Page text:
The impact of cross-border OTC regulations in Asia

November 27, 2013 Treasury Today 0 Comments

Hong Kong Monetary Authority (HKMA) Howard Lee’s remarks about how cross-jurisdictional over-the-counter (OTC) derivatives rules could potentially hurt liquidity in Asia has sparked much discussion across the industry. Treasury Today spoke to FINCAD’s Product Manager, Matthew Streeter, to get his take on possible consequences.

On 21st October, speaking at an Asia-Pacific International Swap and Derivatives Association (ISDA) conference, Howard Lee, Executive Director of Monetary Management at the Hong Kong Monetary Authority (HKMA), used his keynote address to warn of the damaging effects cross-territorial over-the-counter (OTC) derivative regulations could potentially have on liquidity in the Asian markets.

The two regulations at the forefront are the European Market Infrastructure Regulation (EMIR) in Europe and Title VII of the Dodd-Frank Act (DFA) in the US. Both sets of rules have started to be phased in over a several-month period and should be fully in force by September 2014.

Lee’s comments came over a month after the HKMA and Securities and Futures Commission (SFC) jointly published their conclusions on a joint supplemental consultation regarding the proposed scope of activities to be regulated under the new OTC derivatives regime, and regulatory oversight of systemically important participants. They said they were working together on the detailed requirements under the new regime, which will be set out in subsidiary legislation, and plan to conduct a public consultation on these later this year.

There is now much debate around the likelihood of Hong Kong being granted ‘substituted compliance’ by the US Commodity Futures Trading Commission (CFTC). Treasury Today spoke with Matthew Streeter, Product Manager at FINCAD, to gain a better understanding of the situation. The derivatives risk management company opened a local Asia office in Beijing last month in order to have a local footprint to better serve customers in the region.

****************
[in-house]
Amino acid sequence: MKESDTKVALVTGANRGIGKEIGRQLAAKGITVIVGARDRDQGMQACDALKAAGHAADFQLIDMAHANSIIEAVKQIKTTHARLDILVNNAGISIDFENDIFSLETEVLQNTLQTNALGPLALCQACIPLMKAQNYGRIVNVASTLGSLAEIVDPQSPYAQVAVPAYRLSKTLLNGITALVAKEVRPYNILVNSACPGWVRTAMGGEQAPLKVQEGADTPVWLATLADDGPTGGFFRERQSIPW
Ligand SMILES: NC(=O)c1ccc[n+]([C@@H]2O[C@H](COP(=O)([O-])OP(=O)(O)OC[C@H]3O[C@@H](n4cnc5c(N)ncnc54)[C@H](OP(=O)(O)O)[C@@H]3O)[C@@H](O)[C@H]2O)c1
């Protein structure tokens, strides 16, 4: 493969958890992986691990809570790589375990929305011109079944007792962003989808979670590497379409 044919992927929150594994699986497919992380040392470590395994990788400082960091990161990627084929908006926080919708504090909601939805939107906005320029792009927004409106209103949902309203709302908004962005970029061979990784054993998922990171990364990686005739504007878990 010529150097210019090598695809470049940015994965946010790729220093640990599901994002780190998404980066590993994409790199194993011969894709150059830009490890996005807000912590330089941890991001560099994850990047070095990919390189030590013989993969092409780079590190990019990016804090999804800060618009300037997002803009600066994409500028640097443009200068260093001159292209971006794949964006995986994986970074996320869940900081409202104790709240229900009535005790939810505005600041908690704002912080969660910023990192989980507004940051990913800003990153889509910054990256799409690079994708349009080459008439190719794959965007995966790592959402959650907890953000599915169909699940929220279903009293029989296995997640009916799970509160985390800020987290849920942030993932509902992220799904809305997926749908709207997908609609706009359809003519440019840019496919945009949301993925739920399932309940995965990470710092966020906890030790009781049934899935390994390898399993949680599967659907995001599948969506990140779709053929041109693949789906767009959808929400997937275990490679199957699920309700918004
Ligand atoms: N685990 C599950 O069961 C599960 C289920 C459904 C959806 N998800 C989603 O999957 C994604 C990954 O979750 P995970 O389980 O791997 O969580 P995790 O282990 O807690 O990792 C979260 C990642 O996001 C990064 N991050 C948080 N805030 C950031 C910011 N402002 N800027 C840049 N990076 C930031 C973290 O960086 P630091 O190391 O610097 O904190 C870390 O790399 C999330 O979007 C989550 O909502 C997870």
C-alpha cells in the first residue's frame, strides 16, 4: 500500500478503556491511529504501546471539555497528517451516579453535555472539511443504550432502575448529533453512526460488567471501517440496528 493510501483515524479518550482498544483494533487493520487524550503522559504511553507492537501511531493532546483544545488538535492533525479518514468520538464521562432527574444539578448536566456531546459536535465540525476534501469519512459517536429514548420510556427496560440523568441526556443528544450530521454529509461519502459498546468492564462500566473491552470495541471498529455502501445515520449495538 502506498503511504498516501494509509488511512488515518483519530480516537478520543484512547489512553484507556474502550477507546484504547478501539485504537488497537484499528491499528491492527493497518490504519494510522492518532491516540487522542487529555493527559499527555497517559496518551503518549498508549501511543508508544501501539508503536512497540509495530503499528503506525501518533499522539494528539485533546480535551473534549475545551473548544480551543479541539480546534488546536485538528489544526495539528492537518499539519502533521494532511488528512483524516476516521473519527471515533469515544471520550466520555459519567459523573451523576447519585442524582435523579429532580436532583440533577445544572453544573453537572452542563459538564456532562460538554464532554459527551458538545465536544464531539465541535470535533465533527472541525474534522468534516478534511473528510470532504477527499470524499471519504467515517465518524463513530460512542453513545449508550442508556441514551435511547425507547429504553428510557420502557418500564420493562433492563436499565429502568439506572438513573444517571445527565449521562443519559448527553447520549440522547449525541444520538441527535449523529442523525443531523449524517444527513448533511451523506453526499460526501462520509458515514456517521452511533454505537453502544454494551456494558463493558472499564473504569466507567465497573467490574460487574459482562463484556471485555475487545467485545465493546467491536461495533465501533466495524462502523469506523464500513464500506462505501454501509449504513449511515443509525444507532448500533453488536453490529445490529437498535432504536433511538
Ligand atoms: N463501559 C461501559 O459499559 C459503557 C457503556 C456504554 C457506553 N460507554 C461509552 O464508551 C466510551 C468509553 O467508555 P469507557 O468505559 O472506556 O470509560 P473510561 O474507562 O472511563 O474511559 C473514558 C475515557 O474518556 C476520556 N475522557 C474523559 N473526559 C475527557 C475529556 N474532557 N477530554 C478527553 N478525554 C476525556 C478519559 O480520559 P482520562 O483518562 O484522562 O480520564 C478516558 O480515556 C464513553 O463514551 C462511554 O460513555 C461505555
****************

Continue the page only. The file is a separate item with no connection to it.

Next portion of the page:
“It is the interconnectedness of the derivatives market that has driven the regulators to have more control over the OTC segment,” says Streeter. “For example, there are now many entities domiciled in Hong Kong that could be US-headquartered, so these institutions are looking to see what level of regulation will be put in place in this market.”

Talking specifically about Hong Kong, Streeter believes that there will be a consistent regulatory regime, as many of the rules emanate from the G20 post-crisis. “Most of the OTC derivatives traded globally originate with North American banks and institutions whose counterparties are in Asia. Therefore there is a need to have a strong regulatory framework in place in order not to overexposure any one region in favour of another.” Effectively, if one bank, which is subject to stringent regulatory requirements, is trading with another financial institution that has more lenient standards, then the former bank would be exposed to risk from the latter.

Such a division between regimes also opens up regulatory arbitrage opportunities, warns Streeter, but in the long run he believes that those opportunities will not persist.

A fundamental shift

Will the new OTC derivative regulations create a fundamental shift in the market? Streeter believes that they will. “Due to these regulations, new types of financial instruments – whether centrally cleared or exchange traded alternatives – will be traded wherever possible.”

Although many institutions will continue to use OTC derivatives, Streeter sees a trend towards making trade centrally cleared or exchange traded derivative instruments more cost effective compared to OTC traded instruments. “With this change the industry will move towards centrally cleared instruments, which will be a fundamental shift,” says Streeter.

He touches on the fact that the way institutions manage their own capital will also change. “If financial institutions continue to use OTC derivatives, they will require more capital than previously. This will dictate decisions around how to optimally deploy capital, as it will have a big impact on the profitability of financial institutions.”

The Asian OTC derivatives market is small compared to the global market, according to a Celent report entitled ‘OTC derivatives in the advanced Asian economies’, published in September. The market is dominated by five advanced economies: Australia, Hong Kong, Japan, New Zealand, and Singapore, which account for over 90% of OTC derivatives trading volume in Asia and reached $290 trillion in 2012.